AWS Graviton2 64 vCPU Arm CPU Heightens War of Intel Betrayal

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AWS Graviton2 Cover
AWS Graviton2 Cover

AWS for all practical purposes declared war on Intel as it announced its new Graviton2 CPU. Some of the reports recently on the new chip, that the entire industry knew was coming, were strange focusing on incremental improvement positioning the chip against 2021’s Intel Xeon Ice Lake-D generation. Instead, AWS has signaled to Intel that its chips are not good enough. This is a big deal because Intel has been creating custom SKUs for AWS and has been subsidizing sales to AWS through its enterprise and SMB segments. Now, after that investment, AWS is poised to betray Intel.

AWS Graviton2

The AWS Graviton2 has new Arm Neoverse N1 64-bit cores. You can read more about the cores in A Journey to Next-Gen Arm Neoverse N1 and E1 Cores. These are next-generation cores versus what we saw with the original Graviton that is in production today.

Other key specs of Graviton2 include 8x DDR4-3200 lanes, larger caches, 25Gbps networking (for the instances), and increased memory capacity support with instances already announced up to 512GB in capacity.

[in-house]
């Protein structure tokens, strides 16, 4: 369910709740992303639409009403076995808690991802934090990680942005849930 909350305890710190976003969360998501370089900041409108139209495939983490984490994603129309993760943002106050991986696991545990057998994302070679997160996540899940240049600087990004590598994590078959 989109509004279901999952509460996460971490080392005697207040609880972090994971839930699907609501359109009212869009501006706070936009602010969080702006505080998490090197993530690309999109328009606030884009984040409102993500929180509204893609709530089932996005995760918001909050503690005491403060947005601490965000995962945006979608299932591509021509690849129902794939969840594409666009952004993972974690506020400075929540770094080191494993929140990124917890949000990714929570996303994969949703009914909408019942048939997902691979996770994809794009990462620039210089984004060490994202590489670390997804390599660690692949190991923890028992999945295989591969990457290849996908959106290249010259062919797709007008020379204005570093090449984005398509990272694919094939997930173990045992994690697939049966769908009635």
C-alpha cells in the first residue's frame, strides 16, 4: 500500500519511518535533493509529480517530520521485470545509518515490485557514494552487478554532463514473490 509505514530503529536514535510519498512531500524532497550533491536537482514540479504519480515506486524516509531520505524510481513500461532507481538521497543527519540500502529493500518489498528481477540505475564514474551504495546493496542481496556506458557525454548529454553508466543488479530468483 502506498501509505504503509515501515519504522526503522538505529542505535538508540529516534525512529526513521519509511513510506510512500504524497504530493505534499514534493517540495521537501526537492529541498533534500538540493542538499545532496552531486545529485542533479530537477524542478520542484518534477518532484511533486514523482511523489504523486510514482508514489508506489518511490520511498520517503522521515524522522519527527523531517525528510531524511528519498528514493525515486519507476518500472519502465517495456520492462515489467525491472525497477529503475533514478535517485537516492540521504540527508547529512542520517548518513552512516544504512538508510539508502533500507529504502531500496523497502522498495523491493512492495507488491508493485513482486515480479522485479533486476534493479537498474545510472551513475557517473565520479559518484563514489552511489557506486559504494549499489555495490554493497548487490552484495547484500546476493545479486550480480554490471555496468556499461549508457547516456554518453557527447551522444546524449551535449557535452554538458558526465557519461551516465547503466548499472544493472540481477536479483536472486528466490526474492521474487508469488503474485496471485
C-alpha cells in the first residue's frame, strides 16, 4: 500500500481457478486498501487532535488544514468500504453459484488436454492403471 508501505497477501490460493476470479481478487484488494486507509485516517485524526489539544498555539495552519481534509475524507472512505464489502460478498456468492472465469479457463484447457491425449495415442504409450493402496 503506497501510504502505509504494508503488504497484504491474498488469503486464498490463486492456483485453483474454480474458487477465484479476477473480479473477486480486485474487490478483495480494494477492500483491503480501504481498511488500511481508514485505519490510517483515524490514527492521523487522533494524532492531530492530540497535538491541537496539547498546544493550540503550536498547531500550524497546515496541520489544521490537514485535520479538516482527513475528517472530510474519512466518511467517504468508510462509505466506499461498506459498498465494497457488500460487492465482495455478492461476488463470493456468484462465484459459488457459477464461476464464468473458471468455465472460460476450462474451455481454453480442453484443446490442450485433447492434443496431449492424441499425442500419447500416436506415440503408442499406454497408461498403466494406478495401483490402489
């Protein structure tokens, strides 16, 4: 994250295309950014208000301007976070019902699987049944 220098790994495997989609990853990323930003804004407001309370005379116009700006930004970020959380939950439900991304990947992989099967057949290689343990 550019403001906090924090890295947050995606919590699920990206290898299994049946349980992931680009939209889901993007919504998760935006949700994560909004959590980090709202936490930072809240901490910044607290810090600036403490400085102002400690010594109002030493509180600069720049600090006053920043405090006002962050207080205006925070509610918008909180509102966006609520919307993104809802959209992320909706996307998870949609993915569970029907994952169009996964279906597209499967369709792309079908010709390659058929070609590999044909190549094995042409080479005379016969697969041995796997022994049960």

Arm Neoverse N1 SoC Dawn Ares Platform 7nm
Arm Neoverse N1 SoC Dawn Ares Platform 7nm

Amazon is touting large per-vCPU performance gains. From the AWS announcement:

  • SPECjvm 2008: +43% (estimated)
  • SPEC CPU 2017 integer: +44% (estimated)
  • SPEC CPU 2017 floating point: +24% (estimated)
  • HTTPS load balancing with Nginx: +24%
  • Memcached: +43% performance, at lower latency
  • X.264 video encoding: +26%
  • EDA simulation with Cadence Xcellium: +54%

(Source: AWS)

Why Context Matters

What AWS Graviton2 represents is something entirely different than with the original Graviton. While the original Graviton had acceptable performance when we put the AWS Graviton and its Arm CPU performance in context we found it to be more in-line with Intel’s embedded parts. Years ago we also tested an Annapurna Labs ARM storage server and found the performance more competitive with Atom SKUs.

With the AWS Graviton2, the company is targeting not just the lower-end of the stack, but instead the heart of Intel Xeon CPUs. In the 2nd Gen Intel Xeon Scalable series, 12-20 Xeon cores are considered mainstream and Graviton has more Arm cores with greatly increased IPC. By selling its own CPUs, AWS is able to also define a vCPU to equal or better Intel performance. That is the big deal that AWS saw early in its existence.